MA Community Education Series: K-12 to College to Career
Consider the Class of 2036, today's Moravian Academy kindergarteners. When, twelve years from now, they walk across the stage for Commencement, they will graduate into a world with the potential to be vastly different from the one we are now experiencing. What skills will our young people need to thrive in this world?
This is the question I posed to five extraordinarily accomplished individuals including a college president, two college provosts, and two CEOs, and to an audience of MA community members during the latest webinar in the Moravian Academy Community Education Series (MACES) titled "K-12 to College to Career: What Skills do Our Students Need to Thrive in a Rapidly Changing World?"
- Nacho Abia P'27, '31, Chief Executive Officer (CEO) of Olympus Corporation
- Marie Ffolkes-Gierszewski P'31, founder and Chief Executive Officer of Axxelist LLC
- Dr. Laura Lowe Furge, Provost, Muhlenberg College
- Dr. Bryon Grigsby, President of Moravian University
- Dr. Nathan Urban P'22, Provost, Lehigh University
Their answers were wide-ranging and backed by decades of experience leading corporations and institutions of higher education, and while they come from different professional backgrounds, a few themes emerged as being especially important when equipping students with the tools to succeed in a complex, increasingly global world.
Much of the conversation touched upon what Dr. Nathan Urban, chief academic officer of Lehigh University, would describe as timely skills vs. timeless skills. "Timely skills are things that they need to be successful in their first job, and timeless skills are the things that they're going to need in 20 or 30 years for the jobs that don't exist today," he said.
Students should be able to:
Develop and articulate a clear purpose by understanding what motivates them and how they can relate that purpose to a company's mission to find meaning in their work.
Solve complex problems together. The ability to collaborate with and lead diverse groups of people is important for so many reasons. Working as a team is an employable skill necessary for innovation and collaboration as well as forging connections.
Be adept at using technology, not just as savvy consumers but as critical thinkers.
AI might be a co-pilot, but humans will fly the plane. Artificial intelligence is here to stay and its capabilities seem to grow by the minute. However, our experts agree: There really is no substitute for the "power of human beings and human interactions," as Olympus Corporation CEO Nacho Abia told our community.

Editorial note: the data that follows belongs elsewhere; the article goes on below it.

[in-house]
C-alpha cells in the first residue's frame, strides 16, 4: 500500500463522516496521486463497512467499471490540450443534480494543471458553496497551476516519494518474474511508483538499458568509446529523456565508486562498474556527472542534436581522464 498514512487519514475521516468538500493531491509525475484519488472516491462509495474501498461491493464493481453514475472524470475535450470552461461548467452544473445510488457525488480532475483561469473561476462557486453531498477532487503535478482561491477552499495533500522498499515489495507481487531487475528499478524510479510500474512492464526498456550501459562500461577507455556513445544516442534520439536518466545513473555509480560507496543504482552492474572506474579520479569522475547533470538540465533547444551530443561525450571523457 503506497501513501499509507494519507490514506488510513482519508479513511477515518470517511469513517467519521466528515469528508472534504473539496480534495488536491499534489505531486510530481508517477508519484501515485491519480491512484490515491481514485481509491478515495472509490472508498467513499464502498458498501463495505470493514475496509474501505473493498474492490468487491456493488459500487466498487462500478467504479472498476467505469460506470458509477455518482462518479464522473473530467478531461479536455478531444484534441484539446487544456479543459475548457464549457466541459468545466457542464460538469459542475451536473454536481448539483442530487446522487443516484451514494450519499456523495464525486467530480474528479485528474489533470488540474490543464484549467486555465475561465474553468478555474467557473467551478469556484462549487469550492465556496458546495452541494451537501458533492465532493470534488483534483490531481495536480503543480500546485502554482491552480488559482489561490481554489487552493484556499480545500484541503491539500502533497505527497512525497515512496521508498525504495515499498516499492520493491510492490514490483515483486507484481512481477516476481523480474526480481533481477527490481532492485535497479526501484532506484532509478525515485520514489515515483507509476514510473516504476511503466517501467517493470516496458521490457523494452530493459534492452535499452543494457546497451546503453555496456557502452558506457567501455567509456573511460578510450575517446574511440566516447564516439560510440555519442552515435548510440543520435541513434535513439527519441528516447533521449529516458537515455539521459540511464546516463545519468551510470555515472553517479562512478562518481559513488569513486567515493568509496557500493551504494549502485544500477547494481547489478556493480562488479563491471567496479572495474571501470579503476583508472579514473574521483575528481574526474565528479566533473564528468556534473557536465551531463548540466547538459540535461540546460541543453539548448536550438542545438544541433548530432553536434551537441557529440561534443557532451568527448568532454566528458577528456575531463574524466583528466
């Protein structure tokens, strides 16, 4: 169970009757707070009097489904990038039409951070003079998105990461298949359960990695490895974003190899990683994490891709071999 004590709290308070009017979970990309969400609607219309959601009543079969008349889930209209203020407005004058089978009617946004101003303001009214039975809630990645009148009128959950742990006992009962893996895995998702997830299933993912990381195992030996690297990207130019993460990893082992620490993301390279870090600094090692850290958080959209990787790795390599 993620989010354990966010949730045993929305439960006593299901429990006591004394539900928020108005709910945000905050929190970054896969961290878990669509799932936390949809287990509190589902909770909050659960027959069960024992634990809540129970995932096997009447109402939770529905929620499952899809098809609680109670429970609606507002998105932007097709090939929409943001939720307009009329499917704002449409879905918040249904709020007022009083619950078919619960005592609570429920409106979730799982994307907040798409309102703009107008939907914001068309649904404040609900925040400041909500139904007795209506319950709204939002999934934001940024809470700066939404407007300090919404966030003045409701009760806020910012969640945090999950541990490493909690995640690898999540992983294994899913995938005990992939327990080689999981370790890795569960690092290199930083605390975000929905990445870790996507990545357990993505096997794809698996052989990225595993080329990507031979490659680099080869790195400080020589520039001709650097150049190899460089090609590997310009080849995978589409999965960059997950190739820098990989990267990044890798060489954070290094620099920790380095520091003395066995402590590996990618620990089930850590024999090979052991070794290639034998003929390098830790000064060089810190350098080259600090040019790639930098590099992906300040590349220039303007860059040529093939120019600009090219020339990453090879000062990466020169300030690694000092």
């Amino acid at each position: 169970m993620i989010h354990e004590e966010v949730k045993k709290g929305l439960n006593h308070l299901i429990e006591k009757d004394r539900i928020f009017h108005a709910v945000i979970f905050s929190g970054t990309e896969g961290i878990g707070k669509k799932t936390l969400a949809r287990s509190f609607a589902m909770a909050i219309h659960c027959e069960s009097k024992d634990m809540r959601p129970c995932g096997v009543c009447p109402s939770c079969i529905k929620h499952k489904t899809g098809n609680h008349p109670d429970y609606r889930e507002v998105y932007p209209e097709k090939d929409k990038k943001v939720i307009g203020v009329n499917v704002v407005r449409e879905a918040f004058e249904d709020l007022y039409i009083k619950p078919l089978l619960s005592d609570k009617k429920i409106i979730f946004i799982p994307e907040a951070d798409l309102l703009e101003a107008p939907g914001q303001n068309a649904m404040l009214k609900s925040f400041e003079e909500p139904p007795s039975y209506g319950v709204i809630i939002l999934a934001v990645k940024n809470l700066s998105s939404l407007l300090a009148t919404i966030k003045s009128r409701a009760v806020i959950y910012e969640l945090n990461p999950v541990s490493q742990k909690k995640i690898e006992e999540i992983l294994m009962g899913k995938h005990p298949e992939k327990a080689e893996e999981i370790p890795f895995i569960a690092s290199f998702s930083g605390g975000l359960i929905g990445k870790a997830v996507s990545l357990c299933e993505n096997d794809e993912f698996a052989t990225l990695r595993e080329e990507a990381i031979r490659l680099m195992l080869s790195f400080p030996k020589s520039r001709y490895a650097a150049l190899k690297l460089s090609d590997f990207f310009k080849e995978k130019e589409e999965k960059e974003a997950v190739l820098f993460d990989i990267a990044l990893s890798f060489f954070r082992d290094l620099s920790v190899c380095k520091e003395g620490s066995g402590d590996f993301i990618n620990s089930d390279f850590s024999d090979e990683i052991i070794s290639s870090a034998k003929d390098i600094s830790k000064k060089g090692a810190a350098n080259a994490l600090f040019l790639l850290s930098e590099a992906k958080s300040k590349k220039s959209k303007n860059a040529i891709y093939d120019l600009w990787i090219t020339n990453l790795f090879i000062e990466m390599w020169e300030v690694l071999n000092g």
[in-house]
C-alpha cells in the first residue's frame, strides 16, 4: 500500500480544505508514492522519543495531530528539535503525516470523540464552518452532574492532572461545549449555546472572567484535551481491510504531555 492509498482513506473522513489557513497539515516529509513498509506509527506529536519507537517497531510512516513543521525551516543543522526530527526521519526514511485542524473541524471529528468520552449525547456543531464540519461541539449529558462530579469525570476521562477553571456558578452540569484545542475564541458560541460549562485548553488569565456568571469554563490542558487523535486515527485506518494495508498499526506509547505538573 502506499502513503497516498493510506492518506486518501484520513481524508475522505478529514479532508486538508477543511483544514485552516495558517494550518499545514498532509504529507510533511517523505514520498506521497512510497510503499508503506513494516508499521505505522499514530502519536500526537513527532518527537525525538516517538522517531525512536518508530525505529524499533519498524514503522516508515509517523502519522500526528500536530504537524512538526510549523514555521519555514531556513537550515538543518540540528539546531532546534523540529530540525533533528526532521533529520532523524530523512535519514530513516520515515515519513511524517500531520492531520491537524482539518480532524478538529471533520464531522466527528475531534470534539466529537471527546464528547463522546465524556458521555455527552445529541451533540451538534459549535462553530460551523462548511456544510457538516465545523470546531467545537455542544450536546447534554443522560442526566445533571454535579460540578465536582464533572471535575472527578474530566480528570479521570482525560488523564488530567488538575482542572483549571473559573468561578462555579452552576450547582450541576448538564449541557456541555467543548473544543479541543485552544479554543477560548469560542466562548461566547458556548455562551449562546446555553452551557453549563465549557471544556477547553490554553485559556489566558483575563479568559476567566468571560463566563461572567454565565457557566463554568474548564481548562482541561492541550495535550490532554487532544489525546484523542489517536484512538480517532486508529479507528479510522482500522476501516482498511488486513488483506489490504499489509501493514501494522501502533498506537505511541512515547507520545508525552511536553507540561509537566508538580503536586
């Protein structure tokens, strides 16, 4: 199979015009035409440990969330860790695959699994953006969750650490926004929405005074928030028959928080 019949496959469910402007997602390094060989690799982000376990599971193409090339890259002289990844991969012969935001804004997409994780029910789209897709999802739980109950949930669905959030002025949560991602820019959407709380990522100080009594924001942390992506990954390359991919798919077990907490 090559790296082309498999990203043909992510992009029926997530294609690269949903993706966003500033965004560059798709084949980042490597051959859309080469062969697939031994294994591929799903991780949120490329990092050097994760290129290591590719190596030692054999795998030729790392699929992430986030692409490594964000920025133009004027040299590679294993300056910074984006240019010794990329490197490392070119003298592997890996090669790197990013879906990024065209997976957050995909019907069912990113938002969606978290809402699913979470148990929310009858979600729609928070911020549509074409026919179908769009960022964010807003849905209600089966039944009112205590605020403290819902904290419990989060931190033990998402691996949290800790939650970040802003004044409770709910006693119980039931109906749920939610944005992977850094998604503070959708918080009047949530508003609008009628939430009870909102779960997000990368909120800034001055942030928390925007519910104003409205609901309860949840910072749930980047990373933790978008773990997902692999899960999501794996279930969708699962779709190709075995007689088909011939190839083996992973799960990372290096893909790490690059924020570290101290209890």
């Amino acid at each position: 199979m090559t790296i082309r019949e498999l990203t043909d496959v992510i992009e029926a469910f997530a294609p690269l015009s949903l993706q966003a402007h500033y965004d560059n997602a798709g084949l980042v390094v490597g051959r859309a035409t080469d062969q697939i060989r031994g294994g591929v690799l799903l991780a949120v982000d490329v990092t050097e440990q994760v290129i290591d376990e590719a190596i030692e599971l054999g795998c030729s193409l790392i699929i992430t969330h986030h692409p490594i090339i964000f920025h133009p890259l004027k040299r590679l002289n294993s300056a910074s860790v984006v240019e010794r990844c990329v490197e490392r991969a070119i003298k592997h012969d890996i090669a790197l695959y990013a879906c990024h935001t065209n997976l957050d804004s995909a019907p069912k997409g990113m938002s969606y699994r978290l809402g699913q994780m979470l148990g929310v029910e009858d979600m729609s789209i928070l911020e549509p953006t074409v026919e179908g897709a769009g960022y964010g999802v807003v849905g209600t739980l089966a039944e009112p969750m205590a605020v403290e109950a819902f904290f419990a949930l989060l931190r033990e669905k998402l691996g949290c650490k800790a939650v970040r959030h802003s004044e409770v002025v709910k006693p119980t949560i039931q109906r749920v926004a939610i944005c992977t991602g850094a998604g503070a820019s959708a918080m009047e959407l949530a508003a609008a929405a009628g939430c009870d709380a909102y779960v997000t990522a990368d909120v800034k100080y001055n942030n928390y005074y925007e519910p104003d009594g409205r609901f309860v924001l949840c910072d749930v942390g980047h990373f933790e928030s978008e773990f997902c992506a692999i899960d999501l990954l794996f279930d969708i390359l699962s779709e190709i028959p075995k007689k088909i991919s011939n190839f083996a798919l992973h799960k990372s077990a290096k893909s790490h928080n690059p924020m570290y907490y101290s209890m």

As Dr. Laura Furge, the provost of Muhlenberg College, explained:
We really want to be training future physicians who understand the diversity of the human experience. We want to be training artists that are thinking artists, not just executing a performance. And we want to be training people in the business field that think about the ethics and the social responsibilities of the work that they're doing.
How do we accomplish this? Dr. Bryon Grigsby, president of Moravian University, offered this insight:
I think what we get wrong here is that it's not about the content in the classroom, but the experience that happens over time. What we miss is that there are so many hours students spend with each other, problem solving, team building, experiencing what its like to be an adult, to move into leadership, to do those internships, to study abroad, to work on a club, to be a leader on a varsity sport—all those things are education and the online environment doesn't replace it.
I am truly grateful to our guests for their generosity in sharing their expertise with Moravian Academy families. Much of their insight resonated with me because it aligns with what I already see happening on our campuses every day. Our mission asks students to answer the question: Who am I and who can I become? Our young people look inward to discover their purpose. With the guidance of faculty, they find meaning in the knowledge they're learning. And, of course, they collaborate in science labs, work together to overcome challenges on athletic teams, and seek to innovate in order to solve problems they're passionate about.
Thinking back to our kindergarten class and the challenges (and opportunities!) that they will face in a world changing faster than most of us can truly comprehend, the advice for students of Marie Ffolkes-Gierszewski, founder and Chief Executive Officer of Axxelist LLC, rings true. She says, "No one can predict the future, and we're really within a global world. But I'd also say to them that along with the courage, with the adaptability, with the ability to pivot, is the importance of being kind, because you never know who your network will be."
Join us for the next MACES event on Wednesday, November 15, at 7:00 PM via Zoom.
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